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Putting NGS Into Practice: Q&A for Forensic Labs

Next-generation sequencing (NGS), also known as Massively parallel sequencing (MPS), is potentially game changing for forensic labs and the criminal justice system. However, putting NGS into place requires labs to adopt new technologies, processes and methods. 

The Battelle Applied Genomics team provides technology translation services to help government agencies and forensic laboratories integrate NGS into their existing workflows. Over the past year, Battelle researchers and technologists have been heavily involved in helping labs select or develop NGS test kits, develop and validate laboratory workflows, set up analysis pipelines and train laboratory personnel on NGS methods. Here are answers to some of the most common questions that come up during the process. 

Q. Does the NGS workflow decrease turnaround time for DNA samples? How long would it take for a rush case to be completed?
 Yes, the turnaround time is decreased due to the ability to multiplex, or parallel process, a large number of markers into one run. For example, if a rush case requires autosomal STRs, YSTRs and mtDNA to be typed, all of the analyses can be completed in a single run. Currently, samples can be processed in as little as three days, including data analysis. NGS forensic kits are continually undergoing development and optimization, much of which is aimed at reducing sample preparation time.

Q. How much will NGS cost compared to current workflows?
. While it depends on the exact workflow and reagents used, traditional capillary electrophoresis (CE)-based workflows cost approximately $25 for autosomal STRs, $25 for YSTRs and $65 for mtDNA CR, for a total of $115 per sample. These estimates do not include extraction or labor costs. An NGS workflow for all of these markers would cost approximately $85, with additional savings realized in labor costs due to the combined workflows. 

Q. How much new equipment will be required for NGS?
 The only new equipment necessary is the sequencing instrument itself. While not mandatory, labs may also want one or two ancillary instruments for quality checking. Sample prep requires standard laboratory equipment such as a thermal cycler, centrifuge and pipettes. NGS is also amenable to automation, so users can implement such devices if desired.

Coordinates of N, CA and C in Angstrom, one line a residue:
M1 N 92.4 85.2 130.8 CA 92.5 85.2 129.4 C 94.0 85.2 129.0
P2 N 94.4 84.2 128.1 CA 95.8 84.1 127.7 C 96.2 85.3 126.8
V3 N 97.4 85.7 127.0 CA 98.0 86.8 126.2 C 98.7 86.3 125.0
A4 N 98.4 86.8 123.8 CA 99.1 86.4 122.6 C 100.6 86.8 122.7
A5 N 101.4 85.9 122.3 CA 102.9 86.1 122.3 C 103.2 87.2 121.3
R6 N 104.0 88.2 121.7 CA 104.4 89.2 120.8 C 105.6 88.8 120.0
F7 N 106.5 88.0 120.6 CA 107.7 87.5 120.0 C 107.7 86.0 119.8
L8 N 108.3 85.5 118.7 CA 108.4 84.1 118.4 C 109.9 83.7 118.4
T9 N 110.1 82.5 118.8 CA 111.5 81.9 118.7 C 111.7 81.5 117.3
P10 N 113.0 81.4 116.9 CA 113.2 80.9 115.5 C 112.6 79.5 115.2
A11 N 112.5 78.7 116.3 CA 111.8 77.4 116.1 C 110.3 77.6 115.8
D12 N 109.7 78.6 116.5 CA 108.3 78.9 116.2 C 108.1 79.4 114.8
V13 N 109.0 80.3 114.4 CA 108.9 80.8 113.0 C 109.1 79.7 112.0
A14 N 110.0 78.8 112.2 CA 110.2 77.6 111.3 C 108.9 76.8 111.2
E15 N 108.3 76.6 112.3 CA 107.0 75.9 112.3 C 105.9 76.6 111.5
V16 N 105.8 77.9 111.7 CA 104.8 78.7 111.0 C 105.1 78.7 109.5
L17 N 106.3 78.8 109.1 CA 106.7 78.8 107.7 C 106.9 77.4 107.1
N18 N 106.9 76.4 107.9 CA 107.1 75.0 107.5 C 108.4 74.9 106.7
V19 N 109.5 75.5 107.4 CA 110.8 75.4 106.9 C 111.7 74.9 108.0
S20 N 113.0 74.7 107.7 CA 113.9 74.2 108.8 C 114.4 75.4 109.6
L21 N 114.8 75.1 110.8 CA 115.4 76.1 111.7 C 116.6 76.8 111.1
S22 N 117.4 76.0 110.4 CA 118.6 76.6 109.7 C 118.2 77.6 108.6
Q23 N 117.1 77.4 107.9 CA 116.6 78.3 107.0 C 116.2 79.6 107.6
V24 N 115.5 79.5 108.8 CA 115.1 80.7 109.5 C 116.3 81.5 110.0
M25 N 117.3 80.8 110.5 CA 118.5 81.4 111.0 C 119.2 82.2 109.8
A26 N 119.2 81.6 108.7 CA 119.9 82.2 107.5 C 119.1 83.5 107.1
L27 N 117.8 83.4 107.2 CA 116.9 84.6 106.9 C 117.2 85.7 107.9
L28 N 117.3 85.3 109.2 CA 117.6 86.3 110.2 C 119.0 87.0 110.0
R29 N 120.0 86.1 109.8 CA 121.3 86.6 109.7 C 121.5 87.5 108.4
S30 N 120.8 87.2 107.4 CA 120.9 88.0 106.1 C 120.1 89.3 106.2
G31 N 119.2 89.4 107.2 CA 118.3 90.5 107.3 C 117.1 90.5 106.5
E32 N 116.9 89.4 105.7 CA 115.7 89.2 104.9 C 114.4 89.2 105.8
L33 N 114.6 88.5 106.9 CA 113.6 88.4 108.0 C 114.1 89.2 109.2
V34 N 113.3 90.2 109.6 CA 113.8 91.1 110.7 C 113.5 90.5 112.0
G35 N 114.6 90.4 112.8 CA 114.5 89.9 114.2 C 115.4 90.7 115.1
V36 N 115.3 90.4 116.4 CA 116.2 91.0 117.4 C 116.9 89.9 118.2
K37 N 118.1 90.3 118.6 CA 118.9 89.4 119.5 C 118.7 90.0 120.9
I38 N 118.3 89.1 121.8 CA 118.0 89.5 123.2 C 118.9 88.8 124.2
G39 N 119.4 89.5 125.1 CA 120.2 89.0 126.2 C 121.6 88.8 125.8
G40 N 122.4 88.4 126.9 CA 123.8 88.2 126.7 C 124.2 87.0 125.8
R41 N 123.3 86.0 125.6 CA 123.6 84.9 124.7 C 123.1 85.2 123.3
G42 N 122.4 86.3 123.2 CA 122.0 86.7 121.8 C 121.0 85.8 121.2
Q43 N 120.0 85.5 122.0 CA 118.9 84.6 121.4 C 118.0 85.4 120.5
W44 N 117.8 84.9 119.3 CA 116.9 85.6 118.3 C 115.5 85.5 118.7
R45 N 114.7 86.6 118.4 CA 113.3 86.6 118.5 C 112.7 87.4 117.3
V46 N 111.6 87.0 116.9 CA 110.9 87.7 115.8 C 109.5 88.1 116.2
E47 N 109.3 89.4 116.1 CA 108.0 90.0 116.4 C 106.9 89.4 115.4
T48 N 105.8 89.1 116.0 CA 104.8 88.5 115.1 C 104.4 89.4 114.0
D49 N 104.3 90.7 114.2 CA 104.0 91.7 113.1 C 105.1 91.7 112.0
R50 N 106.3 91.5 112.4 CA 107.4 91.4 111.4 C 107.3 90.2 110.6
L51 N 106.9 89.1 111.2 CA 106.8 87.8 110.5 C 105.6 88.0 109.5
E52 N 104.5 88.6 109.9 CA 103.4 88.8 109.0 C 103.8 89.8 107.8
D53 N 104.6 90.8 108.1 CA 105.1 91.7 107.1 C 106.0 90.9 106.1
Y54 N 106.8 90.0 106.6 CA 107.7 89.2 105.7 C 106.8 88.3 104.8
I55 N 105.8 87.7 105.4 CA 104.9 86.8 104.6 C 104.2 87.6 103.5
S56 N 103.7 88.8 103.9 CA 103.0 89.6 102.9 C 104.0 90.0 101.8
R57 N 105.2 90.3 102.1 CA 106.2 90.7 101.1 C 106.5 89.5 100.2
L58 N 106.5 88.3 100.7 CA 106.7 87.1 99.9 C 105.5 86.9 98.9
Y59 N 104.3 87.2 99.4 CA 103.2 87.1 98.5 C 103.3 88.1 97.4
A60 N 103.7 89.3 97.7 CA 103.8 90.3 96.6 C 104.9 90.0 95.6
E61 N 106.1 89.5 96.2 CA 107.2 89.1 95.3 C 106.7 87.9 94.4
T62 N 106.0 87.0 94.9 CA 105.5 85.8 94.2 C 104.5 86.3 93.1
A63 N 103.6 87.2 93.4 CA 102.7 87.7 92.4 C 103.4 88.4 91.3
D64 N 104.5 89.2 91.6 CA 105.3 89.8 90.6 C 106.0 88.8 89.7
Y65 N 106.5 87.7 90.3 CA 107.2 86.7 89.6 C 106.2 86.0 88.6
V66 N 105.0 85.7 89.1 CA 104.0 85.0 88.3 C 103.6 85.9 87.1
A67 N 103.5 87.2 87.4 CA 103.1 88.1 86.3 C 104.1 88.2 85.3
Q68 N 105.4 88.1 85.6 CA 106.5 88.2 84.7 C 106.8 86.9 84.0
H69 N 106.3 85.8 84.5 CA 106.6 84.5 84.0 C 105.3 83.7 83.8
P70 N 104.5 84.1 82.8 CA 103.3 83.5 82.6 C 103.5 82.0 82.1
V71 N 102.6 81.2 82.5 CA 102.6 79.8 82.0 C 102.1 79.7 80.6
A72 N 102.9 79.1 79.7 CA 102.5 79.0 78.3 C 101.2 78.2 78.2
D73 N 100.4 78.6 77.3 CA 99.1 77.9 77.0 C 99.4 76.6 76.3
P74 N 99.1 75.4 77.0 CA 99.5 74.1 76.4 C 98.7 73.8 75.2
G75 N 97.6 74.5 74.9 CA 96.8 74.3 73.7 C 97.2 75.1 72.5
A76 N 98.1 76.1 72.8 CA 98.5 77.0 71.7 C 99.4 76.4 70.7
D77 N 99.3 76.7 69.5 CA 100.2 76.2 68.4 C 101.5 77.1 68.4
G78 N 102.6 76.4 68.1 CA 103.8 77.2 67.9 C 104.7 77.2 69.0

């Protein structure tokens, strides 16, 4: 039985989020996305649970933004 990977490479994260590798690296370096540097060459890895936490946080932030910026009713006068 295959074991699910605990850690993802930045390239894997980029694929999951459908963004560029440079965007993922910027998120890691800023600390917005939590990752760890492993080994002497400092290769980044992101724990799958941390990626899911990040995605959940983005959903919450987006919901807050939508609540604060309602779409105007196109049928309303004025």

Q. How long will it take to train analysts in interpreting the results and generating statistical calculations?
 Much of an NGS workflow consists of standard molecular biology procedures, so training will take about as long as standard forensic DNA training in an accredited lab. Since all of the STR and YSTR markers currently used in forensic DNA can also be found in NGS, statistical calculations will be performed in the same manner. Including sequence data in population frequency data will improve the discrimination by power of existing statistical calculations. Additionally, high quality databases and validation of predictive algorithms will be necessary for the full implementation of new marker types such as SNPs.

Q. How does one deal with all the data that is generated and what role does informatics play in the analysis of the samples?
Data storage and security issues are real, and laboratories must plan accordingly. Fortunately, many forensic laboratories have skilled IT staff, and therefore should be able to address these issues and ensure data integrity, retrievability and security. A laboratory that is planning to implement NGS into casework or database applications should start the planning process early. Analysis of the samples requires specialized software, which is subject to rigorous testing and evaluation procedures to ensure quality.

Q. Are the results going to be searchable in a national database?
 Ultimately that is the goal. Much developmental work and initial validation have been completed to demonstrate backwards compatibility of NGS-derived genotype results with those through legacy CE. More extensive studies are underway to support this objective.

Q. What advantages does NGS offer in terms of mixture analysis? Can identical twins be differentiated with this new technology?
 The amount of information obtained from each sample using NGS is vast. Hence, if properly modeled, mixtures can be more easily deconvoluted than with current technologies. Genetic or epigenetic markers that can differentiate between identical twins have been shown to be feasible, but would require much more validation before this capability is used routinely.

Q. What new validation issues may arise with NGS?
 Many of the validation requirements presently categorized within the FBI’s DNA Quality Assurance Standards will apply directly as written. These will include noise determinations, interpretation of controls, establishment of stutter values, etc. Additional requirements will be needed to define and subsequently evaluate performance parameters that are specific to the NGS technology. These will include analytical process determinations such as flow cell capacities, sequence variant identification and frequency assessments, as well as broader concepts within bioinformatics such as genotype concordance (NGS to CE), nomenclature and data management. 

Q. How much information is too much for the forensics field? A. It’s not necessarily a matter of too much information, but the proper interpretation of the information. The increase in information gained by moving from traditional DNA analysis to NGS methods is similar in scale to the increase in information gained by moving from an optical microscope to a scanning electron microscope. Although the resolution is much higher, interpreting the images requires placing the information into the right conceptual perspective.